There is a growing precedent within the global insurance industry for insurers to back away from covering cyber-related incidents, usually in the face of potentially massive losses. The latest insurance company to dispute what type of cyber-related losses it must cover as part of its policies is insurance giant AIG, which is disputing a breach of contract lawsuit filed in August in a U.S. District Court in the Southern District of New York. The company says the insurance plan in question does not cover “criminal acts,” which is the way that it is characterizing a cyber incident involving nearly $6 million in losses at multi-billion-dollar financial technology company SS&C Technologies. As a result, the insurance giant wants the lawsuit tossed.
When is a cyber incident not really a cyber incident?
In many ways, the case involving SS&C Technologies and AIG should be black and white, and not gray. Getting scammed by spoof emails should be a cyber incident that is covered by insurance, right? In 2016, SS&C Technologies was involved in a major cyber incident in which Chinese hackers managed to dupe the company out of $5.9 million. Spoof emails purporting to come from one of the company’s clients – Tillage Commodities Fund – instructed the company to make six wire transfers to an unknown bank account holder in Hong Kong. This is the classic type of business email compromise (BEC) scam, in which a third party hacker poses as someone else via email in order to ensure that funds move into the hacker’s bank account. So, theoretically, this is exactly the type of incident that should have been covered by a standard cyber coverage policy.
But there’s just one little problem here – AIG says it never sold the company a “cyber insurance” policy. According to the 81-page motion to dismiss the case filed in New York, AIG says that it insured SS&C under a “specialty risk protector policy of insurance.” And written right there in the middle of the policy was a clause that AIG did not agree to provide indemnity coverage for losses arising from “dishonest, fraudulent or criminal acts.” AIG agreed to pay the defense costs for those cases, but not the actual losses.
Importantly, SS&C Technologies has already acknowledged that the funds were “stolen” and not “lost.” From a legal perspective, that transformed the cyber incident into a criminal act. In short, says AIG, Chinese criminals stole the $5.9 million from a client account, and therefore, the insurance policy did not apply, and SS&C has no right to demand payment for the claim. Thus, as AIG eventually told a U.S. District Court in the Southern District of New York, it should not be found guilty of “breach of contract.” An event involving Chinese criminals was never part of the original policy.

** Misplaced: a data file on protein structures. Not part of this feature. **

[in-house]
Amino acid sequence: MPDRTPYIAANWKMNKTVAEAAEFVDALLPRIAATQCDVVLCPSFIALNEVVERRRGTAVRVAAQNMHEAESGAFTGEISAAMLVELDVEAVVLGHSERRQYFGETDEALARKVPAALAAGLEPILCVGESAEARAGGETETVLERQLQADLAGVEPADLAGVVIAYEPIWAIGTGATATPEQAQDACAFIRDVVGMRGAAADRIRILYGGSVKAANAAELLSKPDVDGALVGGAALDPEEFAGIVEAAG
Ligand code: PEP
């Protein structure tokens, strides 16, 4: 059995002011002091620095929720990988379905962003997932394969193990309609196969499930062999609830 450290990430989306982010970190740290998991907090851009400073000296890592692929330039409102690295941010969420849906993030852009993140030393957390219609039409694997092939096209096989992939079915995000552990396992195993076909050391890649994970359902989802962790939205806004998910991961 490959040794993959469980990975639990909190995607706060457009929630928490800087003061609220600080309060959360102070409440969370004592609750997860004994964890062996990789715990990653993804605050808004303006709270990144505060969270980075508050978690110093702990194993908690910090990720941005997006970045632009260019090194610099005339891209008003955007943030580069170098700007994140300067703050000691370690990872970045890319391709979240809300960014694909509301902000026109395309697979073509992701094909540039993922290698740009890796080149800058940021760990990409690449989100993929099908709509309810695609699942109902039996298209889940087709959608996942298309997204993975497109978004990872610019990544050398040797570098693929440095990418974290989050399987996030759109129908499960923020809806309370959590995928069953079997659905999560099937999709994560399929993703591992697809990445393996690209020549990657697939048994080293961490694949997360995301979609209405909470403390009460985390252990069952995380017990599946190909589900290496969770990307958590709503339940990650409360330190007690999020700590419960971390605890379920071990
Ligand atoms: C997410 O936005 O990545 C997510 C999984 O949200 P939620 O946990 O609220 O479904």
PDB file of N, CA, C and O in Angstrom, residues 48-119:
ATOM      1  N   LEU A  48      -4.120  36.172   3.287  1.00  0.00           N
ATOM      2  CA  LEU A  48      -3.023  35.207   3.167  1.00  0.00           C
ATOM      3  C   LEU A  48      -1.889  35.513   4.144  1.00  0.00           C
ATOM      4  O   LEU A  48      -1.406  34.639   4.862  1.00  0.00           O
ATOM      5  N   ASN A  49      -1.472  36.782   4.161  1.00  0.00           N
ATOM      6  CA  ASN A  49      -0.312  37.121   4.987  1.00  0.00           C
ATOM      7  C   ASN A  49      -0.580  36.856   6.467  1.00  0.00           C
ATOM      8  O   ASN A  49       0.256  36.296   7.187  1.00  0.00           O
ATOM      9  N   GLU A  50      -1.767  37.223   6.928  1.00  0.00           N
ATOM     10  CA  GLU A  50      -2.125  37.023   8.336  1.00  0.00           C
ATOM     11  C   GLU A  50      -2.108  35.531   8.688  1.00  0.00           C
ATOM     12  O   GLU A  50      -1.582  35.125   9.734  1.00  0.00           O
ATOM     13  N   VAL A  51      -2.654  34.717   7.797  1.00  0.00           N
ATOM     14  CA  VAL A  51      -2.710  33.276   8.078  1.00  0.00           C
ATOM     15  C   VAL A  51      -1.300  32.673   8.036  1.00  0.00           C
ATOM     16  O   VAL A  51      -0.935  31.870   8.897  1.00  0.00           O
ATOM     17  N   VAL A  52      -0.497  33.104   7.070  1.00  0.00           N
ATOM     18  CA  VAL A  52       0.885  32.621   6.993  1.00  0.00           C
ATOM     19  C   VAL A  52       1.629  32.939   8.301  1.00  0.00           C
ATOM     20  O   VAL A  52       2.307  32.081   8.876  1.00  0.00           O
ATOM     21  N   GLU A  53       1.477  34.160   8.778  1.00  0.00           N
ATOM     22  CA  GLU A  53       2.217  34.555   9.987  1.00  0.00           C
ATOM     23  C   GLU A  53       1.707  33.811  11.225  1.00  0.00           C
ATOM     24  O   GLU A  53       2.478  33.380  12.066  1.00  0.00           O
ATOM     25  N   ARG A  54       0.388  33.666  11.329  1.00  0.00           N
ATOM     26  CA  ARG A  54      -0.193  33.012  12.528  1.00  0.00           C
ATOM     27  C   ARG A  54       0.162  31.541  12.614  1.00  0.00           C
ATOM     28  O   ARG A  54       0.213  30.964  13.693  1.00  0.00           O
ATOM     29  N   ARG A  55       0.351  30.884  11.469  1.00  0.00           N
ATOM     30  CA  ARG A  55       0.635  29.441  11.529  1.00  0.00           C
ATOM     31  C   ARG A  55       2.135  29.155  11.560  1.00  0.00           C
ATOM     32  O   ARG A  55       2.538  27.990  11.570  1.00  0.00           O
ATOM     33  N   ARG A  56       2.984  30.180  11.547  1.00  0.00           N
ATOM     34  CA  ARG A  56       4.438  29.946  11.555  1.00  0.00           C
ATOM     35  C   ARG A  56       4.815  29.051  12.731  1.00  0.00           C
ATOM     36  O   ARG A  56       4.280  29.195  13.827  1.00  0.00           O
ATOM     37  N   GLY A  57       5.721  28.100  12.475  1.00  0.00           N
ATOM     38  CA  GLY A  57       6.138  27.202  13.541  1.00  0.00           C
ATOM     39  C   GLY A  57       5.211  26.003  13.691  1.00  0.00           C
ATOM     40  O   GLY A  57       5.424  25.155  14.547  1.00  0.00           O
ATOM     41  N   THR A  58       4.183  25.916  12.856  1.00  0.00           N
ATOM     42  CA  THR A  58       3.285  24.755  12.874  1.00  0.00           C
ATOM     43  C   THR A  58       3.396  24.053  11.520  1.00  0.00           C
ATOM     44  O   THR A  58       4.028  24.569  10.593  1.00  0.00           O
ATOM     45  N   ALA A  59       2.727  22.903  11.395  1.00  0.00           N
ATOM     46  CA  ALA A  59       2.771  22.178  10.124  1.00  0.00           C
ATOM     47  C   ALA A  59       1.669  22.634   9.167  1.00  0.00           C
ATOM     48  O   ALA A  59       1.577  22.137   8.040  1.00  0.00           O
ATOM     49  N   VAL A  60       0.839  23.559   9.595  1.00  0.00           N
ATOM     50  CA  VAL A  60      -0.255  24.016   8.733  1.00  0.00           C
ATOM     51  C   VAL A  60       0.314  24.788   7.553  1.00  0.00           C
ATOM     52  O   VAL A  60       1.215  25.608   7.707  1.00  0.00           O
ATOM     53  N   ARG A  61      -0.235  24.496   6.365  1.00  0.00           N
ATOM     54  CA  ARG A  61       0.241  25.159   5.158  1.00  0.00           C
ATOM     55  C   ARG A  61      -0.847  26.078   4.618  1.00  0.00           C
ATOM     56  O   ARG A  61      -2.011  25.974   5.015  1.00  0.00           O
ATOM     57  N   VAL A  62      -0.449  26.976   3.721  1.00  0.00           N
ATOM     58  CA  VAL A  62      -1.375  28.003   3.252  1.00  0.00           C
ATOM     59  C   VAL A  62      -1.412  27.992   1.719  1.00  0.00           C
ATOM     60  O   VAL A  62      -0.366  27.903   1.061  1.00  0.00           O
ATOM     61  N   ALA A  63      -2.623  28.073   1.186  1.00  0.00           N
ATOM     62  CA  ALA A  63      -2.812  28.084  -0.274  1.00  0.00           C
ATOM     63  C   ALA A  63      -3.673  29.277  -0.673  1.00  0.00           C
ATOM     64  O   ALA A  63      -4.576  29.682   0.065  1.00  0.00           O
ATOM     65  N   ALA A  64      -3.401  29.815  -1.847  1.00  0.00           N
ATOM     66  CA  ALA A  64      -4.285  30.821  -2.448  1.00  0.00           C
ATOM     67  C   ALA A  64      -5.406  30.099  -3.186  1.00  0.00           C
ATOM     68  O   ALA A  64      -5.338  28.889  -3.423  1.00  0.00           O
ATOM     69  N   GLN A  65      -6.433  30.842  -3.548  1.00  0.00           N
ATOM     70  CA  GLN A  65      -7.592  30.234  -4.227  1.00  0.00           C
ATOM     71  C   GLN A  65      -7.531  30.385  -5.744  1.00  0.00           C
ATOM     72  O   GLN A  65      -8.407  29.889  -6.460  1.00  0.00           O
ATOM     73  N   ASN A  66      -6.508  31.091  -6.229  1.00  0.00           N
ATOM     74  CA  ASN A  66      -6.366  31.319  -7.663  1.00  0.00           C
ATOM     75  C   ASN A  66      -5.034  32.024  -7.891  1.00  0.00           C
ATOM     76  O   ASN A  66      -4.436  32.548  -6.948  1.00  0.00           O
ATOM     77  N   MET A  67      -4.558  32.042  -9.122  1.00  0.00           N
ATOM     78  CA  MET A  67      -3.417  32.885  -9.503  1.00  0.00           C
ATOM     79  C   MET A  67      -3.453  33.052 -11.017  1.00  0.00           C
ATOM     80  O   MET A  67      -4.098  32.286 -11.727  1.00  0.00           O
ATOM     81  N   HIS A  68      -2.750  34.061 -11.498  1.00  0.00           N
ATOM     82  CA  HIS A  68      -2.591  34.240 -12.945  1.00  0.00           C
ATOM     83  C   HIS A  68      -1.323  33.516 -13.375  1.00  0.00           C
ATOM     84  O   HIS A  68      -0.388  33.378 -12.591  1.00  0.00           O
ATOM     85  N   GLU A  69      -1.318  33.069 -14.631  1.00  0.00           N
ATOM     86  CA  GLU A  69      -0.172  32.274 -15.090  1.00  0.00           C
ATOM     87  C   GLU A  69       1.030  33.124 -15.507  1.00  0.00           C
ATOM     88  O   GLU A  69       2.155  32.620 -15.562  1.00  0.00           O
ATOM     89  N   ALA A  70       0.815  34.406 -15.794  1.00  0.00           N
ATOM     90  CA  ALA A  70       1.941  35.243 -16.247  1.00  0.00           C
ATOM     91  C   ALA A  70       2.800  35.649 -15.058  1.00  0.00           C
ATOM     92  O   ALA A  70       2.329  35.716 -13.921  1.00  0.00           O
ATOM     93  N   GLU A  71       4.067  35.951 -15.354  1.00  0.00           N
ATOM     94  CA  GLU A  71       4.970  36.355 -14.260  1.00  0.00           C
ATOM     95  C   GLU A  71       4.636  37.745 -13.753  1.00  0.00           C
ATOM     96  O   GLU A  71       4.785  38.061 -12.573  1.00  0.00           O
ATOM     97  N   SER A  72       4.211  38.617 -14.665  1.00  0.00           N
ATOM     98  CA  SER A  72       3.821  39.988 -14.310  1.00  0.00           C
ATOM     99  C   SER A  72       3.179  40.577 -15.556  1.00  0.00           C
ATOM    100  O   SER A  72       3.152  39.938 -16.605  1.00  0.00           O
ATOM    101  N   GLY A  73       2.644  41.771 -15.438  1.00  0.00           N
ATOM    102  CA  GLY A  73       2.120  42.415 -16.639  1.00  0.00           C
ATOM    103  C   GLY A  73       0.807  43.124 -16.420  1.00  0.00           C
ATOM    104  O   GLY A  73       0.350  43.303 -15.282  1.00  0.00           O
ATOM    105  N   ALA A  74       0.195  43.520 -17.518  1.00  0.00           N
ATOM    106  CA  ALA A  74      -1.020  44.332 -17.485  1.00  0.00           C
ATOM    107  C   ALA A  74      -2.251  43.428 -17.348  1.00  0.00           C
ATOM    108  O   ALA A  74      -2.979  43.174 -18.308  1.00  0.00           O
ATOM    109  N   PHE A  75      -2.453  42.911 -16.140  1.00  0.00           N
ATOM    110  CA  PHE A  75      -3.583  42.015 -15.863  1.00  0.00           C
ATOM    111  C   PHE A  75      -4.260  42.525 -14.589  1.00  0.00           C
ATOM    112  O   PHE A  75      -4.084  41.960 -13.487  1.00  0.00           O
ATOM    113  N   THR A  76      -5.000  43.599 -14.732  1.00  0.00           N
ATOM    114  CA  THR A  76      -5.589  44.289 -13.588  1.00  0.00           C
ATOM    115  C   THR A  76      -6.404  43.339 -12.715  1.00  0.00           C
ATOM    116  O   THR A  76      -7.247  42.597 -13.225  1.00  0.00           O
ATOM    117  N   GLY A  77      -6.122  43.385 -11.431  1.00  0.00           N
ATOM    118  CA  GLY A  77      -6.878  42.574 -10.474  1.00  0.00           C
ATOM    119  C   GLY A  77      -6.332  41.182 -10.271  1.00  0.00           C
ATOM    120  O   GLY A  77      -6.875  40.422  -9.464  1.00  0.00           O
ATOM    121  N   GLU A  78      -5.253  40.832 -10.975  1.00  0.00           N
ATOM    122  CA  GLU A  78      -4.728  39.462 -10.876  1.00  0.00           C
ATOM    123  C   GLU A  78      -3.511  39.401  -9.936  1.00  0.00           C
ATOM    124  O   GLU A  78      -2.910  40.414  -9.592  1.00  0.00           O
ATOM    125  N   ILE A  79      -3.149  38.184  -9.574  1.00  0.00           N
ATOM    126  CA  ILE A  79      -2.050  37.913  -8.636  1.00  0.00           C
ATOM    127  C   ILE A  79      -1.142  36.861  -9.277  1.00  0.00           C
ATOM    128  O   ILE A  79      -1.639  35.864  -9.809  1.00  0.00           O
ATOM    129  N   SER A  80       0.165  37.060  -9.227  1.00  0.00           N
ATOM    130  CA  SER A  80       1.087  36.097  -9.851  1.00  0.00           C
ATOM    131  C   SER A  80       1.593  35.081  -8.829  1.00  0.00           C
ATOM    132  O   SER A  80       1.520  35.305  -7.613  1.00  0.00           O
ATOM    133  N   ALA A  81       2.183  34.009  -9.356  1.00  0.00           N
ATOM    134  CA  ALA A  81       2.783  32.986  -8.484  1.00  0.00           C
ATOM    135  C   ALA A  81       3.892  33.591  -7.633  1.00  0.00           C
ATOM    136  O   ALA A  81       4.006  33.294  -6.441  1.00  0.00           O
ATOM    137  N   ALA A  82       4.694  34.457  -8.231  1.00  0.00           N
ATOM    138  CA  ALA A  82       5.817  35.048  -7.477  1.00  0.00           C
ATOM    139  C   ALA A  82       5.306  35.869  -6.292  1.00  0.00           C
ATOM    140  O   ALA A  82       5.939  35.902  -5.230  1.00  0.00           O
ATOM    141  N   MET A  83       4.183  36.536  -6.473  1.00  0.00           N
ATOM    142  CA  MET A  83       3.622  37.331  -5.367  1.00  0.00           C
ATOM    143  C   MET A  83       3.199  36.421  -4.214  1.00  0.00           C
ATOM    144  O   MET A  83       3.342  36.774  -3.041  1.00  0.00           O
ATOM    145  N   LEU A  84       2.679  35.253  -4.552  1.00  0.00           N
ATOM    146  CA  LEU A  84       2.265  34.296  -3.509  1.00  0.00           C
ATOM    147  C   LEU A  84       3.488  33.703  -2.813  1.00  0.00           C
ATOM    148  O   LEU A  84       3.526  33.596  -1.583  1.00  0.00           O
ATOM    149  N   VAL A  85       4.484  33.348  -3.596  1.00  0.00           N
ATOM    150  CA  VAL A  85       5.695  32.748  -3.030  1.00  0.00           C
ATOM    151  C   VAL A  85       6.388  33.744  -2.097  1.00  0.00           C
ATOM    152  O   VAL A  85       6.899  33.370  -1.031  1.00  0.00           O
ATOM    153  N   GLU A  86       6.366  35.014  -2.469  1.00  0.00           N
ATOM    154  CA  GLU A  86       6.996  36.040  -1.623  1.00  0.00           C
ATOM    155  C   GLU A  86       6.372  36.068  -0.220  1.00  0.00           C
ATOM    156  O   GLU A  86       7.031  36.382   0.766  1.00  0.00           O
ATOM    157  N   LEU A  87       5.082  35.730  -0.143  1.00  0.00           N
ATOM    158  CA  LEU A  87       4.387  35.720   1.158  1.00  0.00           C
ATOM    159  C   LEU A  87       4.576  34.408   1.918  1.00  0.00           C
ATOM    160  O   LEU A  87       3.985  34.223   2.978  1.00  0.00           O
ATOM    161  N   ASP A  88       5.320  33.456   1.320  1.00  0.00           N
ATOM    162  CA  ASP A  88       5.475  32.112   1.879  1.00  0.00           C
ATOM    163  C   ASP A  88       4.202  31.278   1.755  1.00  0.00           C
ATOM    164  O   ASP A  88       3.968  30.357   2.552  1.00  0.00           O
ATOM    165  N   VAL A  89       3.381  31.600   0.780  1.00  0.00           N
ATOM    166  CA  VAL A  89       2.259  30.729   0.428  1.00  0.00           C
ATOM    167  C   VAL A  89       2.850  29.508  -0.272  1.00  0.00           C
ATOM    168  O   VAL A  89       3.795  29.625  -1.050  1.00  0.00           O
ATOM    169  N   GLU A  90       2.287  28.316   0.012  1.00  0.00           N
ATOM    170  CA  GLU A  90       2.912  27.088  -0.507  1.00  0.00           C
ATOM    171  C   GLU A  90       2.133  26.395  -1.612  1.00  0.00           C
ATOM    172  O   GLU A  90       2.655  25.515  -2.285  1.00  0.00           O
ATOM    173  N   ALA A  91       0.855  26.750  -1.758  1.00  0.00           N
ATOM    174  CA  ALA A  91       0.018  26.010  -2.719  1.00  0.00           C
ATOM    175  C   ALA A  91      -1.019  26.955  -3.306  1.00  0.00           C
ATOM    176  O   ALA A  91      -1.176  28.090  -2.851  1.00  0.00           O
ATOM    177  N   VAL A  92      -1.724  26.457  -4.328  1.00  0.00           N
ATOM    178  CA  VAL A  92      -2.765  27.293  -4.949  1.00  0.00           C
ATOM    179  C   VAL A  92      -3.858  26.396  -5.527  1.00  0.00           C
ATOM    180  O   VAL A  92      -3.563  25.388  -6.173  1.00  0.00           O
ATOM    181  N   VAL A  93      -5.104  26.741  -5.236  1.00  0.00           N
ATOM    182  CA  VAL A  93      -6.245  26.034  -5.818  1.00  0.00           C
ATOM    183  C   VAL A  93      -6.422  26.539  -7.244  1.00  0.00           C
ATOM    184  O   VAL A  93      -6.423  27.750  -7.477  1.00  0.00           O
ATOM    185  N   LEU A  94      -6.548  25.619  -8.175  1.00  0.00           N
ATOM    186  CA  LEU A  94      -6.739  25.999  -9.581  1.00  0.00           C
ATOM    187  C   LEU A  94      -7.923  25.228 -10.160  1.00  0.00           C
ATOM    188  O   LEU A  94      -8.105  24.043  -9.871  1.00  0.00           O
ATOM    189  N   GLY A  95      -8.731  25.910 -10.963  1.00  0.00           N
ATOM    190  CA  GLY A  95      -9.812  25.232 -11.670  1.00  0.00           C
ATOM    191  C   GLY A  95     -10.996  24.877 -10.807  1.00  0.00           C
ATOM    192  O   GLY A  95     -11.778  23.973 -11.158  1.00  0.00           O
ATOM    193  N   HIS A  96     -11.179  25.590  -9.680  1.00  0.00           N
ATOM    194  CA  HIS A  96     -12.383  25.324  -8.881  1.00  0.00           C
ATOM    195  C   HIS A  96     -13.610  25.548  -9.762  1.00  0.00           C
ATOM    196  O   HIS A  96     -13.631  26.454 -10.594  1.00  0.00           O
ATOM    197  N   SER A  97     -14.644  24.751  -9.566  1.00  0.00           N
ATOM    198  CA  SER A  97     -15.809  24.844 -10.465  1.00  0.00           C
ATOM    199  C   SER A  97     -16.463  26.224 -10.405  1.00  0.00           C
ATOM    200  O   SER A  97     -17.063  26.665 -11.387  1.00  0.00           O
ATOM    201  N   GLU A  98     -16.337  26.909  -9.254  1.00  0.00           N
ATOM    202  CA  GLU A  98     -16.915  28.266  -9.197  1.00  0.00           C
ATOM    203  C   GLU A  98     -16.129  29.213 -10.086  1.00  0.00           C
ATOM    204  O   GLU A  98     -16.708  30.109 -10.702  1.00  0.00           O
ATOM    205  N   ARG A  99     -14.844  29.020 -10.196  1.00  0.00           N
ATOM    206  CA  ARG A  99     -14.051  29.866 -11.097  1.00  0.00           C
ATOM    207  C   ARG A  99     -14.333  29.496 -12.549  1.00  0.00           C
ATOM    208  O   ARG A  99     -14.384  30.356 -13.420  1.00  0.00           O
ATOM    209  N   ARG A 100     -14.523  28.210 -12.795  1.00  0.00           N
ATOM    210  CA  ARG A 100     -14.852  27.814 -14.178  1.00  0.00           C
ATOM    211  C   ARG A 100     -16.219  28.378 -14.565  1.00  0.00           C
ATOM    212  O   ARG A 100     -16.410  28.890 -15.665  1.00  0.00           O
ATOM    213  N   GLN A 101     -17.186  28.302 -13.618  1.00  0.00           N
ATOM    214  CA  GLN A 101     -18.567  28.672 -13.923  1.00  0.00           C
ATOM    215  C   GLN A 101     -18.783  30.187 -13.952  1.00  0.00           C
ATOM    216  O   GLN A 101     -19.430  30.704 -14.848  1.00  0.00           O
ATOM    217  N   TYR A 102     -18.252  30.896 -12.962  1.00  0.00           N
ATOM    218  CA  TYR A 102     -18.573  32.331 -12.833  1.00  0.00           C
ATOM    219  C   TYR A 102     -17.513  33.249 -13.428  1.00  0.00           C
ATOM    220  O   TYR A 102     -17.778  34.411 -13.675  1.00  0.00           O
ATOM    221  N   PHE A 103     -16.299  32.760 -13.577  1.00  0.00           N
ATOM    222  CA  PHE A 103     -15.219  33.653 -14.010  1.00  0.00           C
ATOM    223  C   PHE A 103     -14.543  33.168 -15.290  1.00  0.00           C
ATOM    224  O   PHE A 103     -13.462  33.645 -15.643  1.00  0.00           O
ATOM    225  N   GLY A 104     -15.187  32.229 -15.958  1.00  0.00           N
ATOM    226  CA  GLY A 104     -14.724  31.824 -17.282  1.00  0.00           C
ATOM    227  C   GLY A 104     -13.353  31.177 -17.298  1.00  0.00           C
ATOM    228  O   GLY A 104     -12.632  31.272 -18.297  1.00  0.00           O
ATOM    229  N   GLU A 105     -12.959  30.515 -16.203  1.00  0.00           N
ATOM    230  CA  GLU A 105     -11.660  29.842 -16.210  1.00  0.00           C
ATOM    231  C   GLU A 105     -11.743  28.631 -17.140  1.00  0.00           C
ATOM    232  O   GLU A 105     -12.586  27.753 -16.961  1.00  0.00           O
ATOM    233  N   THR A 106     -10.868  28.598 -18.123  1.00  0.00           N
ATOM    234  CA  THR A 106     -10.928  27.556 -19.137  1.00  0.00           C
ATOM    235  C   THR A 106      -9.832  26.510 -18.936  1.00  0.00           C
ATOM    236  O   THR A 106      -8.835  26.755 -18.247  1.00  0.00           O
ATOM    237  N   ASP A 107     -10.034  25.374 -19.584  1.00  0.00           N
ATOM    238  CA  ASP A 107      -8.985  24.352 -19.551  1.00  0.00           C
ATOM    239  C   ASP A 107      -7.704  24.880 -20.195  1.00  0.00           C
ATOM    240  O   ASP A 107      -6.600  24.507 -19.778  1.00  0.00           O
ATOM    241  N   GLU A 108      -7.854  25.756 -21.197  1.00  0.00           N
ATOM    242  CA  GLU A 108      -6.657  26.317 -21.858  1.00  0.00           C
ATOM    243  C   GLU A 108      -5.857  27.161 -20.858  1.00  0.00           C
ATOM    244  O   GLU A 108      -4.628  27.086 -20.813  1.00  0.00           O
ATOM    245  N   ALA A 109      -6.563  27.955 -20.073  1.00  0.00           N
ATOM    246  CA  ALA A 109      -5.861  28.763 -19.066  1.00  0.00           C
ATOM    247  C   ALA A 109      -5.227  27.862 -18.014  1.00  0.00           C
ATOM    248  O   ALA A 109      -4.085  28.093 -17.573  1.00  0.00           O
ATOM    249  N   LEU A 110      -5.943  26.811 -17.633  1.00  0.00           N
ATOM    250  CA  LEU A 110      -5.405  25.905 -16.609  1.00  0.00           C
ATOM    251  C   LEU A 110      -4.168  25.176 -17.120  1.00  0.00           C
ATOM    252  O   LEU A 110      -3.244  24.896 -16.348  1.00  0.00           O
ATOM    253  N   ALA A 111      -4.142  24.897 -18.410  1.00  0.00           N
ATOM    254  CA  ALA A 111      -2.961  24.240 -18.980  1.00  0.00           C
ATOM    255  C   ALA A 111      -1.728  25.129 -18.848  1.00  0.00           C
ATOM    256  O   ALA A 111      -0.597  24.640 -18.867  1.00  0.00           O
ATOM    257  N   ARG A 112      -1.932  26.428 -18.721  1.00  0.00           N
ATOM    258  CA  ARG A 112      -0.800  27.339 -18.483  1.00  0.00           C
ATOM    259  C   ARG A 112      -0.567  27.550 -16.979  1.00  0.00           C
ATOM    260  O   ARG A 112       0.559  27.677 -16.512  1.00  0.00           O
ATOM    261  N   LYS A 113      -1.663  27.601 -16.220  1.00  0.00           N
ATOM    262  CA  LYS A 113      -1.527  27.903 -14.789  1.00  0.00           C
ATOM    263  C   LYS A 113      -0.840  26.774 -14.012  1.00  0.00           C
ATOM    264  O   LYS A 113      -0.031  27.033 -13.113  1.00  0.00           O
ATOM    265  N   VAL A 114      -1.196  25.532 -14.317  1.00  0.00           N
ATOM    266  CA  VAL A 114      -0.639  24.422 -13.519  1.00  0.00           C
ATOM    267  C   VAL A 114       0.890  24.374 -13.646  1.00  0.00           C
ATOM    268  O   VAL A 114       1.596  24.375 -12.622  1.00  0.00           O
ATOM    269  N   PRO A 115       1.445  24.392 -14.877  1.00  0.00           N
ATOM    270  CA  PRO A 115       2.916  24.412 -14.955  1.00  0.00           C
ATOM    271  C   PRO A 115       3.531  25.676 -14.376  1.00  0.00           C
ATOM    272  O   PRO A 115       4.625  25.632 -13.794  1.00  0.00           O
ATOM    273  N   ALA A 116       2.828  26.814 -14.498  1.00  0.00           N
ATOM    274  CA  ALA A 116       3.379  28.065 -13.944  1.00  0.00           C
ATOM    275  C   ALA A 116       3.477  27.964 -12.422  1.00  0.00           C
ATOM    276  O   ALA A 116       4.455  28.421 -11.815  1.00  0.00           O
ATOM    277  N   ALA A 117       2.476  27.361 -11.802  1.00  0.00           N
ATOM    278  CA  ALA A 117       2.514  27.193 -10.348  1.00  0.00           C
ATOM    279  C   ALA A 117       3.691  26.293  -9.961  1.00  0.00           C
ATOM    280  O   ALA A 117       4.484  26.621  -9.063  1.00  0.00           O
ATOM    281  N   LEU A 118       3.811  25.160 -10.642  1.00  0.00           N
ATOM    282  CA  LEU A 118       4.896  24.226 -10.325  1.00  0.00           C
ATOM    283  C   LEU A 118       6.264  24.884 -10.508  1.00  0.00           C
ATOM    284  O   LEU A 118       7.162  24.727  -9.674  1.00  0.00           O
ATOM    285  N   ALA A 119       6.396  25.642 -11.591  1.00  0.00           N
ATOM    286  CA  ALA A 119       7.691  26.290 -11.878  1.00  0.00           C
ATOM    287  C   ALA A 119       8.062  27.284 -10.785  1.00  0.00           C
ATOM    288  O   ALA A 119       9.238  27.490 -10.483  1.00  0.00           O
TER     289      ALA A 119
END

Indeed, AIG has been making legal defense payments as part of its insurance policy, which covered losses up to $10 million. Ever since Tillage Commodities Fund took legal action against SS&C to recover its funds (which were wired to a hacker’s account in Hong Kong), AIG has been paying for legal costs, including a discretionary and confidential payment between SS&C and Tillage. However, as AIG saw it, asking the insurance company to go the next step and pay for the full amount of the losses was simply too much. That led to AIG filing a motion in court to dismiss the case: the company says there is no breach of contract for failing to cover losses.
The problem of lax cybersecurity defenses
As more details of the case emerge, it’s clear that SS&C Technologies failed to have even the most basic form of cybersecurity defenses in place. For example, one request from the hackers to wire $3 million into a Hong Kong bank account simply included a brief introduction (“How was your weekend?”), followed by details of where to wire the money. Other emails appeared to be coming from a clearly spoofed email address, with the name of the client misspelled as “Tilllage” instead of “Tillage.” Other emails included awkward syntax, grammatical errors, and nonsensical sentence construction. In short, it was the sort of shoddy, second-rate phishing email that is all too common these days. Surely, anyone with a modicum of common sense would have seen through this scam, right?